In the Ottoman Empire Turkish nationalists took control before the war began. They drove out Greeks and Armenians who had been the backbone of the business community, replacing them with ethnic Turks who were given favorable contracts but who lacked the international connections, credit sources, and entrepreneurial skills needed for business. The Ottoman economy was based on subsistence agriculture; there was very little industry. Turkish wheat was in high demand, but transportation was rudimentary and not much reached Germany. The war cut off imports except from Germany. Prices quadrupled. The Germans provided loans and supplied the army with hardware, especially captured Belgian and Russian equipment. Other supplies were in short supply; the soldiers were in rags. Medical services were very bad and illness and death rates were high. Most of the Ottoman soldiers deserted when they had the opportunity, so the force level shrank from a peak strength of 800,000 in 1916 to only 100,000 in 1918
When the war broke out in 1914, the Ottoman Empire already suffered from an external debt of 140 million pounds. It also had a predominantly agrarian economy and was perhaps the least industrialized of the belligerent countries. The 1913 Ottoman Industrial Census showed that within the borders of what became modern Turkey, there were only 600 manufacturing establishments with ten or more workers. Manufacturing was largely based on artisanal forms and the empire was heavily dependent on imports of manufactured goods, which was made much more complicated by the war.
The war’s outbreak created a panic in the Istanbul market and disrupted government finance, resulting in the postponement of debt payments, the implementation of special war taxes (tekalif-i harbiye) and requisitions, and a significant reduction in salaries for civil and military officials.
The empire’s limited rail network not only created major problems for troop supply and movement, but also for food distribution. Transportation problems caused by inadequate railway worsened after the Russian navy bombed the coal works on the Black Sea coast and intercepted transport ships. The Ottomans now had to import coal from Germany in order to run their trains.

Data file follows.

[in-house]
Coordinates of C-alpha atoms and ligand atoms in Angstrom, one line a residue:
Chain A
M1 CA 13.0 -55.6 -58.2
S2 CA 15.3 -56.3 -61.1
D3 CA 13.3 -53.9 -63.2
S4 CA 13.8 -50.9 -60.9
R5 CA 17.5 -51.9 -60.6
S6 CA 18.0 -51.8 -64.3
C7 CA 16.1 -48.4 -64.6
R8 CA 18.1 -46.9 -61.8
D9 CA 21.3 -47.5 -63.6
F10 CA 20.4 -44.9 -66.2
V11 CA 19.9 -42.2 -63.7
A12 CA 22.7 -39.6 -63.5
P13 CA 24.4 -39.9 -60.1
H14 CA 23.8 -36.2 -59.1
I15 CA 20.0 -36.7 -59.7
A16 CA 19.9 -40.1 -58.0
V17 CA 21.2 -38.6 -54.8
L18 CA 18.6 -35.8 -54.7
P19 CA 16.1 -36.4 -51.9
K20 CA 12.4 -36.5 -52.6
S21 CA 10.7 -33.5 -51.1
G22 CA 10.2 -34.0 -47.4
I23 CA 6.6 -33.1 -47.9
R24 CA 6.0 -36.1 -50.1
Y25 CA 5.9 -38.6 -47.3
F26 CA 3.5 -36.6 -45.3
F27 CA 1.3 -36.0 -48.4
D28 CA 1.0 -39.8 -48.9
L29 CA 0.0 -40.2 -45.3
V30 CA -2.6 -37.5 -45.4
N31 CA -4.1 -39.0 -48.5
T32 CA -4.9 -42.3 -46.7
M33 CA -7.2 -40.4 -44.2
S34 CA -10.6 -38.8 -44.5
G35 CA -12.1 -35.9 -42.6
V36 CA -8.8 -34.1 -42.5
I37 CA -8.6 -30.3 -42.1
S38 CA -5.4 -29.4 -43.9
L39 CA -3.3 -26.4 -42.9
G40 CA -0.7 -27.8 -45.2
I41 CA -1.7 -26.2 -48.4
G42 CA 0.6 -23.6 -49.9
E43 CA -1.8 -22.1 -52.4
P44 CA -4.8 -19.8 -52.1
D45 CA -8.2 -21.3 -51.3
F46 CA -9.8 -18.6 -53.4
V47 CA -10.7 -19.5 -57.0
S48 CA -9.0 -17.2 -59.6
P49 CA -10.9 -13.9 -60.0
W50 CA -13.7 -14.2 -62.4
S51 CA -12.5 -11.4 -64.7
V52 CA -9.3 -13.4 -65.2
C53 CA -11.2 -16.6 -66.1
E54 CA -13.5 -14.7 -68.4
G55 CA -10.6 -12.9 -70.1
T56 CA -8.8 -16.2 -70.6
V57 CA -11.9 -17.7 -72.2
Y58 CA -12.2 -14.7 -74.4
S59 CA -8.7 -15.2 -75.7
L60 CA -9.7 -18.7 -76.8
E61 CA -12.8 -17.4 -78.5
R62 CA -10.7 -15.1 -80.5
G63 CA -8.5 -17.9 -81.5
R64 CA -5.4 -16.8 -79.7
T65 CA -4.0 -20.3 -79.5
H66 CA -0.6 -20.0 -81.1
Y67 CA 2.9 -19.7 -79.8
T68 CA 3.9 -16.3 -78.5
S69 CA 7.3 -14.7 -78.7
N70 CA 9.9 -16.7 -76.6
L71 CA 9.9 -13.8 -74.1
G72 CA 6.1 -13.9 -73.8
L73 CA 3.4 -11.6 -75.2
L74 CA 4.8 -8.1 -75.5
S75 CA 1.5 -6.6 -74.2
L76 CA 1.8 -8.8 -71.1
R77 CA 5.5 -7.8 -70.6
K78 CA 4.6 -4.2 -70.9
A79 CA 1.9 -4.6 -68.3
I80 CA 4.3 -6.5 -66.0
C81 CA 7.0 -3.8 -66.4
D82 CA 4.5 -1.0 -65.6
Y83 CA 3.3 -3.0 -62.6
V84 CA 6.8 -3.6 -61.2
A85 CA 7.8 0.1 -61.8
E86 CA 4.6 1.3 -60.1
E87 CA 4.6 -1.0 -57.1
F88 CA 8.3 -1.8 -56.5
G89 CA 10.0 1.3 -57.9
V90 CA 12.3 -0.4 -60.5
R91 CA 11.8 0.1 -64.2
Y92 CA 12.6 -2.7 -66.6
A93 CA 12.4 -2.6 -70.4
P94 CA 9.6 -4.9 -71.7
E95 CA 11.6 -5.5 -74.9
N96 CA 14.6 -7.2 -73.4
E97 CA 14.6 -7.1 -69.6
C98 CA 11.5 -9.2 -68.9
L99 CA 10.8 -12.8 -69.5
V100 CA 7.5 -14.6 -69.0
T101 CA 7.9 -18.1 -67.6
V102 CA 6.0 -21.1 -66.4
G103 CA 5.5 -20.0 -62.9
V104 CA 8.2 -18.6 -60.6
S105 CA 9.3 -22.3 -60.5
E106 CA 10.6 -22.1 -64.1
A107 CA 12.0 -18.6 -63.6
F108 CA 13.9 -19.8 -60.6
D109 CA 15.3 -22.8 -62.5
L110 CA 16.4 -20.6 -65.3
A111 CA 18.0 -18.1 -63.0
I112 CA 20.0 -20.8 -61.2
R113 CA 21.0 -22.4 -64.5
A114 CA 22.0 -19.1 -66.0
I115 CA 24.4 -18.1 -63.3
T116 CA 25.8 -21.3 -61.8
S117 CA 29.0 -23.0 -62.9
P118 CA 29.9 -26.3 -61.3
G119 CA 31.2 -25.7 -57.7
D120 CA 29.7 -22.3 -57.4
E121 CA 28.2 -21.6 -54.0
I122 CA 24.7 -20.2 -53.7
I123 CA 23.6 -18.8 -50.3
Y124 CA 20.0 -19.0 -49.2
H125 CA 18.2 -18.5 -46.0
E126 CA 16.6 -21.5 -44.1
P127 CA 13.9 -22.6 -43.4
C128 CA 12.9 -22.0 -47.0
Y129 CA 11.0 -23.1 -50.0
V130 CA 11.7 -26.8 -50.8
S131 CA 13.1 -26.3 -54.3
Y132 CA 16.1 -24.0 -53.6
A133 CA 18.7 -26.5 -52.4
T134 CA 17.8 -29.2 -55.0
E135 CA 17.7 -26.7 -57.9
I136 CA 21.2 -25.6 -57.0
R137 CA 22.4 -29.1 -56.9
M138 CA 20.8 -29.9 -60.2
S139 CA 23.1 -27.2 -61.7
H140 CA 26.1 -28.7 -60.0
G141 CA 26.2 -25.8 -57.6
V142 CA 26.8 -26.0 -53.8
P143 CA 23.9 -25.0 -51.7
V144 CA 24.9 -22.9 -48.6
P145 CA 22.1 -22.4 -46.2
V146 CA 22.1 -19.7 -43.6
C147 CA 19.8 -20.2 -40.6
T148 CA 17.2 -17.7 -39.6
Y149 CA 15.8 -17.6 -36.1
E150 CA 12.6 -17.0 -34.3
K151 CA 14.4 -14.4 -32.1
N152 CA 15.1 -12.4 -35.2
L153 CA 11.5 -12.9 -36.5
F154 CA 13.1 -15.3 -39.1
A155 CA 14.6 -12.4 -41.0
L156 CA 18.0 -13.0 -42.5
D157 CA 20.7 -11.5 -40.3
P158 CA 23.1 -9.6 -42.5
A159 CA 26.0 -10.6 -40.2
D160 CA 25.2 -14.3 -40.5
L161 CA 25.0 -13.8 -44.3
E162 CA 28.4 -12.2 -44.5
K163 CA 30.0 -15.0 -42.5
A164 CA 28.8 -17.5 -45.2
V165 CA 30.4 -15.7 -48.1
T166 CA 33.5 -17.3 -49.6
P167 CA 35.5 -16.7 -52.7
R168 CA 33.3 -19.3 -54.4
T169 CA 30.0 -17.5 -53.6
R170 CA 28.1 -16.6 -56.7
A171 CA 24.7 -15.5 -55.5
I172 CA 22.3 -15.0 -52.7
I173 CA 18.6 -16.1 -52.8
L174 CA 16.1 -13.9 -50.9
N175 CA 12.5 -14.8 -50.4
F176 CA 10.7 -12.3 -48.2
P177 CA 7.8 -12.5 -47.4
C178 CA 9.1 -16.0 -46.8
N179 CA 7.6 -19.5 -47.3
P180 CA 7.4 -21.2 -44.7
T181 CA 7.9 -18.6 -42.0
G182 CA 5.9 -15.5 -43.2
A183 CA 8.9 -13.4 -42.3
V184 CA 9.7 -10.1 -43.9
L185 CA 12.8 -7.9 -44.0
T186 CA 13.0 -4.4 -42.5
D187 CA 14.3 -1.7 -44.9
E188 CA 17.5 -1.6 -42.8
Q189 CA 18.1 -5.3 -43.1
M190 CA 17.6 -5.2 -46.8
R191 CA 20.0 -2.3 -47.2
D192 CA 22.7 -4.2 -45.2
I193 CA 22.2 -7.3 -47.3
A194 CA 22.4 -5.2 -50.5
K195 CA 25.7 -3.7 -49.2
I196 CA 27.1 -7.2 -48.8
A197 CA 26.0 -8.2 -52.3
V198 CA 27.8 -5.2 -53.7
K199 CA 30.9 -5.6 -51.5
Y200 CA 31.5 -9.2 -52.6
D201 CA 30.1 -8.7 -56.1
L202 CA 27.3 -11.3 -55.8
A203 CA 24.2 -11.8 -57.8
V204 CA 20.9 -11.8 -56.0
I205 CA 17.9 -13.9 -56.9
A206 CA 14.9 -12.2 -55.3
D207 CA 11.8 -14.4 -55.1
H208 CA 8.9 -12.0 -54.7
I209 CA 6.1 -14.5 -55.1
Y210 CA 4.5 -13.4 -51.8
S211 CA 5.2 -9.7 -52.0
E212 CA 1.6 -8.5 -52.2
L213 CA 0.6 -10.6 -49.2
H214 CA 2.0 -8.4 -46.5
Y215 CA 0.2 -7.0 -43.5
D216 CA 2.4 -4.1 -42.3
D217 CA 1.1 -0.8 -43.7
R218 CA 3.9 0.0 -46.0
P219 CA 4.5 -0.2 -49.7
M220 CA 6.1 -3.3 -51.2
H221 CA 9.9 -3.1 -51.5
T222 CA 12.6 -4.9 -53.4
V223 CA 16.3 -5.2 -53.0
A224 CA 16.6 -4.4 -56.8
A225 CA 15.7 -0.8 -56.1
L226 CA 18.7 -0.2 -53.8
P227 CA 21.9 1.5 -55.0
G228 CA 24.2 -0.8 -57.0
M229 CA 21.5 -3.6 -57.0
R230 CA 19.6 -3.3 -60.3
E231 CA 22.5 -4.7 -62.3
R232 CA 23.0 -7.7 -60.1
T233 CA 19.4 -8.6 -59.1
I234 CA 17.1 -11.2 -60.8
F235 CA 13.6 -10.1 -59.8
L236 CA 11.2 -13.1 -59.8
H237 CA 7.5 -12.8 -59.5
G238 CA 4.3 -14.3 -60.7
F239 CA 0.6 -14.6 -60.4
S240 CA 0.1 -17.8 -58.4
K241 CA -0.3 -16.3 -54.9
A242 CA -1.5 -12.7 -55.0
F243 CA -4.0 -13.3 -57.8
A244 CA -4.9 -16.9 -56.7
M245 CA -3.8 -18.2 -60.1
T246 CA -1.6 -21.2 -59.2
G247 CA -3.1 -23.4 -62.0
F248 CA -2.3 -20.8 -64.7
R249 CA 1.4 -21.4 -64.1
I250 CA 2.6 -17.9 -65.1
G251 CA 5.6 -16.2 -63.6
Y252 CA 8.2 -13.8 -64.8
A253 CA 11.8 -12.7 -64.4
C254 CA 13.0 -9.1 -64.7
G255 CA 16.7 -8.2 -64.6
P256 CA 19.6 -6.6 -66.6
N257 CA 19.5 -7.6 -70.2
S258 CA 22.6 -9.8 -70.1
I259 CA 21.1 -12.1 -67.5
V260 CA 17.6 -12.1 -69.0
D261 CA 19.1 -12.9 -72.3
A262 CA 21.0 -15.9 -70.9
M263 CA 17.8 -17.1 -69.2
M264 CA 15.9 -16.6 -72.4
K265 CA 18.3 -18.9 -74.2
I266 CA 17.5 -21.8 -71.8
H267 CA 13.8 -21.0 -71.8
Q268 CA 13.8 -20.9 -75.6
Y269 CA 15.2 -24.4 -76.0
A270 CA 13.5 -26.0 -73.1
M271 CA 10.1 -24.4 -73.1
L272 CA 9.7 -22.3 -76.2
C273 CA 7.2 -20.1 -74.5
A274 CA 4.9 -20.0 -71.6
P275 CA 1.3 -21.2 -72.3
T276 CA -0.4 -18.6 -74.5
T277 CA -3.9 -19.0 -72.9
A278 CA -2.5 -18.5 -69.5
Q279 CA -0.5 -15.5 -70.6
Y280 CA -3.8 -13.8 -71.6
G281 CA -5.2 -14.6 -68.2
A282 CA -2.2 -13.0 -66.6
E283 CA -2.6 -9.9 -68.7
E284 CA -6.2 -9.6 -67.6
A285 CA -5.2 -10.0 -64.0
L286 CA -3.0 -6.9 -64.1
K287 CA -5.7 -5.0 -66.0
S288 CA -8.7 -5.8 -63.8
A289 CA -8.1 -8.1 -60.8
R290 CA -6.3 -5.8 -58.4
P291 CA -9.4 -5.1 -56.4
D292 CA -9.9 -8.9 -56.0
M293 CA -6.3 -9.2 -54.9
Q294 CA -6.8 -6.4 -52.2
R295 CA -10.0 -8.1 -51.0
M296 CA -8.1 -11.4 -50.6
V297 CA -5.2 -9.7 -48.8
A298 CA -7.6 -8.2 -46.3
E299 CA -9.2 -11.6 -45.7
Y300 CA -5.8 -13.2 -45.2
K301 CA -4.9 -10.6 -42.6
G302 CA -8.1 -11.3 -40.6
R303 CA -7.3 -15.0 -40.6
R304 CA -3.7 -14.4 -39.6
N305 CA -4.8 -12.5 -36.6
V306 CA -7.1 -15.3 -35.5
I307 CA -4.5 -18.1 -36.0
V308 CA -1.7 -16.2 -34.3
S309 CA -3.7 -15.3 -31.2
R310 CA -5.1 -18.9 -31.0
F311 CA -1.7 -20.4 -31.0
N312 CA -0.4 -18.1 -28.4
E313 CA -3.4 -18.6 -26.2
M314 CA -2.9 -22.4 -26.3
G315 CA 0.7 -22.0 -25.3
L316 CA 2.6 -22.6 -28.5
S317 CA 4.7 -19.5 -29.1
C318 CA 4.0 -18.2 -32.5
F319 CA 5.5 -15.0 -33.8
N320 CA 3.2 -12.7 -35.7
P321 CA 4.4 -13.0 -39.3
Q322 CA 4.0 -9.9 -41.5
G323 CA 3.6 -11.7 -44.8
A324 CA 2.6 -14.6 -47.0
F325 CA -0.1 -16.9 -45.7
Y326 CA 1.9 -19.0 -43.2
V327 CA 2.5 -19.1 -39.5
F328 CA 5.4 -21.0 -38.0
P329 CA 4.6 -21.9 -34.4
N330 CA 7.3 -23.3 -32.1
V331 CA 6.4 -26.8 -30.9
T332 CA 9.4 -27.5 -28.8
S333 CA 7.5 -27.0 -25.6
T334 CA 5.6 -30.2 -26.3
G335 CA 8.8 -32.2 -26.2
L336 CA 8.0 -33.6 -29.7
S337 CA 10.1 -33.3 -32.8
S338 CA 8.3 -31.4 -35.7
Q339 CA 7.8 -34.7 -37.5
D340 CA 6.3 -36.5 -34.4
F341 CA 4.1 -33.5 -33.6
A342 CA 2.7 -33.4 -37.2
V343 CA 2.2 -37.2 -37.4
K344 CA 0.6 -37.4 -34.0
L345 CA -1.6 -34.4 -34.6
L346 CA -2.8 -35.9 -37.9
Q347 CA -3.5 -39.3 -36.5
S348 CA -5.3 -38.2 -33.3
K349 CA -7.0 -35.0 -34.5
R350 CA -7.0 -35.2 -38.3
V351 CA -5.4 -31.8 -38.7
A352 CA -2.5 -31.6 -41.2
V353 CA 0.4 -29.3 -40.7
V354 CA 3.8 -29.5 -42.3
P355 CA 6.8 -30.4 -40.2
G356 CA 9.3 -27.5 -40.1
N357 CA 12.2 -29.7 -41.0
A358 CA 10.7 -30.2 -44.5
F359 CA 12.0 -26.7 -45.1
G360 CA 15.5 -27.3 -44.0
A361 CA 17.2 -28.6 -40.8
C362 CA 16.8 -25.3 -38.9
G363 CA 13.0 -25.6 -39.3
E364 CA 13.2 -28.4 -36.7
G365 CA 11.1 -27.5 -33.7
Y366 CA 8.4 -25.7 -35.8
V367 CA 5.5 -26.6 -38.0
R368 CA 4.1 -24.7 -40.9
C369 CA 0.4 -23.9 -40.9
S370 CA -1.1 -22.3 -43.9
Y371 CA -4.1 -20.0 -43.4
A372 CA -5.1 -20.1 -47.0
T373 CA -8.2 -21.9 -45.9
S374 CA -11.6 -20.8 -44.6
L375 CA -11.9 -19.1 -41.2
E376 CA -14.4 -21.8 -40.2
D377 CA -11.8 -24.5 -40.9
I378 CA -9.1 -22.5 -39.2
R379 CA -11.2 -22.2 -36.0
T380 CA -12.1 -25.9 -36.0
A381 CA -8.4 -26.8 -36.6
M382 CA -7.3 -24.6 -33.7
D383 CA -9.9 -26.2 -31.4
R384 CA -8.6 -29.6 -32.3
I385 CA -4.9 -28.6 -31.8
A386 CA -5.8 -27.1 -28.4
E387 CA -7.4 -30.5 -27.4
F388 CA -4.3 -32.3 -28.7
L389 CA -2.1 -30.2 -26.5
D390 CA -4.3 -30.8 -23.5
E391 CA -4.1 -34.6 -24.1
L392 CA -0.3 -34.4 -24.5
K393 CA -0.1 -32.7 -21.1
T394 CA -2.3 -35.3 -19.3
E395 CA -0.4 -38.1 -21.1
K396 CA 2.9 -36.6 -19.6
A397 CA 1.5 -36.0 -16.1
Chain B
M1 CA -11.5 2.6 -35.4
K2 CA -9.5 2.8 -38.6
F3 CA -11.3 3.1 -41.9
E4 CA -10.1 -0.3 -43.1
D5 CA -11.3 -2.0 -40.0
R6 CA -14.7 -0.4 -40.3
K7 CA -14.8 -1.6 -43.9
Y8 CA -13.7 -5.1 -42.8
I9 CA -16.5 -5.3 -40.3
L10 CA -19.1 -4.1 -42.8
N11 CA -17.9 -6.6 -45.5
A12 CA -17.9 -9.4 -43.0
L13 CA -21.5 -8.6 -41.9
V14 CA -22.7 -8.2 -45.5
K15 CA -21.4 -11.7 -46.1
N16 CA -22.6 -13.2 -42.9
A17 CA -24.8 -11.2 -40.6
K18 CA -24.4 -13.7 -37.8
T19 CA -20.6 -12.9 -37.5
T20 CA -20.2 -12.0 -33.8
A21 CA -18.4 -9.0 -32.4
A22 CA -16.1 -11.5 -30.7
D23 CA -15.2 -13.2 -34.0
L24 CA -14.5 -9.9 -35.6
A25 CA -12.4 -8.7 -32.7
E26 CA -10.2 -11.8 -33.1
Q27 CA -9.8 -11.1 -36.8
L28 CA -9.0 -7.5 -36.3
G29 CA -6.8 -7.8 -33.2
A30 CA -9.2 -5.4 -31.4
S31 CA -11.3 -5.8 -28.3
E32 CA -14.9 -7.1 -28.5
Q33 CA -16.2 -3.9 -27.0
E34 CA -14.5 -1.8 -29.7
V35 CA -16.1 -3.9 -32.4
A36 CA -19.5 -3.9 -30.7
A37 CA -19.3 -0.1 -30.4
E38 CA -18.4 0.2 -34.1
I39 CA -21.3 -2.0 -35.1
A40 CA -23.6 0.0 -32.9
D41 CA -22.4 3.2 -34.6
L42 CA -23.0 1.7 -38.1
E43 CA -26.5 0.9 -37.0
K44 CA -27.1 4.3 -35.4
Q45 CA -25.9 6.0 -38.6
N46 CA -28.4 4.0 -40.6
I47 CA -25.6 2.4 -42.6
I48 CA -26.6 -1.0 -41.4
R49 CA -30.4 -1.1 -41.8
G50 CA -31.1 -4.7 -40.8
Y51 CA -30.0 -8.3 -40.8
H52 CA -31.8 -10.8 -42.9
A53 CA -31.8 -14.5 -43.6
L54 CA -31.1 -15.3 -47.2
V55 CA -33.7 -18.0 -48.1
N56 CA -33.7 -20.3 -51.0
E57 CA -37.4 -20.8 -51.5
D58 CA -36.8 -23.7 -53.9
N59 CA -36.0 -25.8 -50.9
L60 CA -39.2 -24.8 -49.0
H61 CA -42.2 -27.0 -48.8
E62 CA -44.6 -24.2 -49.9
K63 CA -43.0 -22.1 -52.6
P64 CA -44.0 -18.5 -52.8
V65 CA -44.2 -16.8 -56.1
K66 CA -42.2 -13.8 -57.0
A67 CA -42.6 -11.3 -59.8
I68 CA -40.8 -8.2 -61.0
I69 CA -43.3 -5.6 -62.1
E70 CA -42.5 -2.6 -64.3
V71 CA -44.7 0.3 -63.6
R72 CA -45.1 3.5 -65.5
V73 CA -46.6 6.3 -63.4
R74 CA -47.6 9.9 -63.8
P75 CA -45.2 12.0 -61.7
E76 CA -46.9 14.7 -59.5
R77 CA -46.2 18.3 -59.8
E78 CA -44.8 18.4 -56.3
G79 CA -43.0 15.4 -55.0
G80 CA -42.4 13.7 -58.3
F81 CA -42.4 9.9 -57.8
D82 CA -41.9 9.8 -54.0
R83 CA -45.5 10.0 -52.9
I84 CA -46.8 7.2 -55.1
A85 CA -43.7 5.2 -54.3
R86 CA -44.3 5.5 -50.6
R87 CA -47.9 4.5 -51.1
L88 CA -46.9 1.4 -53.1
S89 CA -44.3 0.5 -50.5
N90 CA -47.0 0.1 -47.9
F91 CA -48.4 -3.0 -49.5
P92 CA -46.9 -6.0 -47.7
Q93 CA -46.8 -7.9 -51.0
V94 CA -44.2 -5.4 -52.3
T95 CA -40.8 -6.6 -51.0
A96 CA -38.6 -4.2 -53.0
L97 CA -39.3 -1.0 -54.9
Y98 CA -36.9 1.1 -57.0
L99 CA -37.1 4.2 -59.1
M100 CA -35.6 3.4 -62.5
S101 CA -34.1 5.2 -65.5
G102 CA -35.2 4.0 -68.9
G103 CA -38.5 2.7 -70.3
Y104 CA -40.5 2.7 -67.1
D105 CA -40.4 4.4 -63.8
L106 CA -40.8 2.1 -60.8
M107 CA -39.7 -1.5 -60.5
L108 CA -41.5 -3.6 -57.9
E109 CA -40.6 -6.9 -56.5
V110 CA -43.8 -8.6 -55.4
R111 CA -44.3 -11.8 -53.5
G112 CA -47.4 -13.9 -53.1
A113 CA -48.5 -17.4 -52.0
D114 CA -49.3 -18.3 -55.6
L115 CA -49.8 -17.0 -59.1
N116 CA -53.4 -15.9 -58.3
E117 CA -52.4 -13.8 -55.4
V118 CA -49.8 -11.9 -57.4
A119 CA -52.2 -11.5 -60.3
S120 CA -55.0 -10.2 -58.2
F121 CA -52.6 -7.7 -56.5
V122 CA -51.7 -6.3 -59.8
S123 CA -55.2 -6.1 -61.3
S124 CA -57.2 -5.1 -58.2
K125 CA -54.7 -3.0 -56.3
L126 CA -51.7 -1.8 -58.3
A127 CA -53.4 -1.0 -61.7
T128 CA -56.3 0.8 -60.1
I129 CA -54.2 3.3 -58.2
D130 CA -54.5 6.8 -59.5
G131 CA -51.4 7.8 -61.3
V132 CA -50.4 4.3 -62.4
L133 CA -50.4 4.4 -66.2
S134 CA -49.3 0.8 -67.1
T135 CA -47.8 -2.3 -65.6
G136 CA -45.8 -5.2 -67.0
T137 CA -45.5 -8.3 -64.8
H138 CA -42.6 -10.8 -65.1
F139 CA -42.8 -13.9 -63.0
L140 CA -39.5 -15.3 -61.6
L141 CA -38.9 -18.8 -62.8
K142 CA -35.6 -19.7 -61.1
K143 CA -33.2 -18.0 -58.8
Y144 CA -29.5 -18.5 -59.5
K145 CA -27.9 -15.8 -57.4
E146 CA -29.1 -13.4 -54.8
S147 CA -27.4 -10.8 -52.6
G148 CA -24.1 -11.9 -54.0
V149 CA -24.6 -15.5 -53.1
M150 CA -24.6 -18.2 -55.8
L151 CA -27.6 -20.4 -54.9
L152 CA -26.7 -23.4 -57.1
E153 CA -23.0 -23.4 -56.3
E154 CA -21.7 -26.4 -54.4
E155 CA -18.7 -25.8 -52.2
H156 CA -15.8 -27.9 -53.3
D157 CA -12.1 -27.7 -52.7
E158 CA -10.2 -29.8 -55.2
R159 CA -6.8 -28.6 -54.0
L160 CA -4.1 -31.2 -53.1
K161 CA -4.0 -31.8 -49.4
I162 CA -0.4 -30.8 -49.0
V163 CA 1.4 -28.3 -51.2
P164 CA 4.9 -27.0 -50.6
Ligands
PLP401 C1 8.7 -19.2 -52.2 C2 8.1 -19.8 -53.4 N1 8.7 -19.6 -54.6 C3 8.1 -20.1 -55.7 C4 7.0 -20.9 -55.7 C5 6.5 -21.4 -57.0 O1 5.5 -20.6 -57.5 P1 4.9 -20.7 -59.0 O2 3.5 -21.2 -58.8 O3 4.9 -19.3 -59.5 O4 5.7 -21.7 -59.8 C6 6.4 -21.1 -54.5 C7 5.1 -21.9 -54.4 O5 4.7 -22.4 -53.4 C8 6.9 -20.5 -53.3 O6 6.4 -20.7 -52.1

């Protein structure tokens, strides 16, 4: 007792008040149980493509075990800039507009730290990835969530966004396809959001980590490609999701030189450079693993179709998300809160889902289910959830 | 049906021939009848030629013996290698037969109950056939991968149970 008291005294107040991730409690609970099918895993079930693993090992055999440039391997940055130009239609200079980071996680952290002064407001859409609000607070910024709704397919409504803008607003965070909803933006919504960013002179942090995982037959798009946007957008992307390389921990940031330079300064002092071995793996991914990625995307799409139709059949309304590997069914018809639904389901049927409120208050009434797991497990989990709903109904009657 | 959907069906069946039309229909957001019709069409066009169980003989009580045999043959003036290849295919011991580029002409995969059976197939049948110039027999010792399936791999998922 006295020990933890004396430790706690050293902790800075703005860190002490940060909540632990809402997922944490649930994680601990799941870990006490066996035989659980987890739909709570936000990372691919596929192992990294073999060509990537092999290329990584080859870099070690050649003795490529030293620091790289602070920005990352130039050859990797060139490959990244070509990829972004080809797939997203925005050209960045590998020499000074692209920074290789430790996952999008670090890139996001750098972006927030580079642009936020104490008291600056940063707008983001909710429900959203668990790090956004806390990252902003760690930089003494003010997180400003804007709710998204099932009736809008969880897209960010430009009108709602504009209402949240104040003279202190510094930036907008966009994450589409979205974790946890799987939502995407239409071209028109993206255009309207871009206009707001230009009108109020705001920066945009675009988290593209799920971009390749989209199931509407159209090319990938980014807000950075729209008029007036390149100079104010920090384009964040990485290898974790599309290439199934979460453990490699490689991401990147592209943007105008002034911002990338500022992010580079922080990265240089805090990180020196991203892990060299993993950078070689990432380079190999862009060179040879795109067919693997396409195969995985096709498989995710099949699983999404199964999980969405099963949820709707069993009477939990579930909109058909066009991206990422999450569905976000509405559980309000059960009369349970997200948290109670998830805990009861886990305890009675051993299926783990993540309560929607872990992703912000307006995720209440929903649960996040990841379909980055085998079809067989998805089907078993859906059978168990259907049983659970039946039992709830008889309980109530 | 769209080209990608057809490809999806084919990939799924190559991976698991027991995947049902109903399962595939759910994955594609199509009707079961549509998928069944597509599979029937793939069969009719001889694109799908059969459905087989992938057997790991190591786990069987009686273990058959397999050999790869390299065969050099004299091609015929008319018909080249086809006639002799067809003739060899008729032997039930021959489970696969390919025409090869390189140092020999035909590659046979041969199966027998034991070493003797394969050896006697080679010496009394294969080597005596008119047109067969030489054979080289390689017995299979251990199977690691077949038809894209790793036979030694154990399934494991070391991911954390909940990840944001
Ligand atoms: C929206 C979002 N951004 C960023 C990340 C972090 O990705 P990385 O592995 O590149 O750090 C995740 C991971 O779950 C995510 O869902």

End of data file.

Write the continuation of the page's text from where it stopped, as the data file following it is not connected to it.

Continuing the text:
Harsh winters, the 1915 locust invasion, and other natural disasters also reduced food supplies. By 1916 wheat production had fallen by 30 percent. State policy at its best provided short-term relief; at its worst, it aggravated shortages and suffering among soldiers and civilians. The state attempted to establish supply agencies to provide the public with some basic items such as bread, but these efforts spun out of control, especially in Istanbul. The “system of war agriculture” had a limited effect. The 1916 Agricultural Obligations Law made those few existing large corporations in urban areas responsible for cultivating specific amounts of land. The law also required all farmers to cultivate a minimum amount of land based on the number of oxen they owned. The government asserted the authority to force citizens to work on farms facing labor shortages due to mobilization. In some instances, the army organized women’s battalions to serve in the agriculture industry. A Ministry of Provisioning was created, but only in the last year of the war.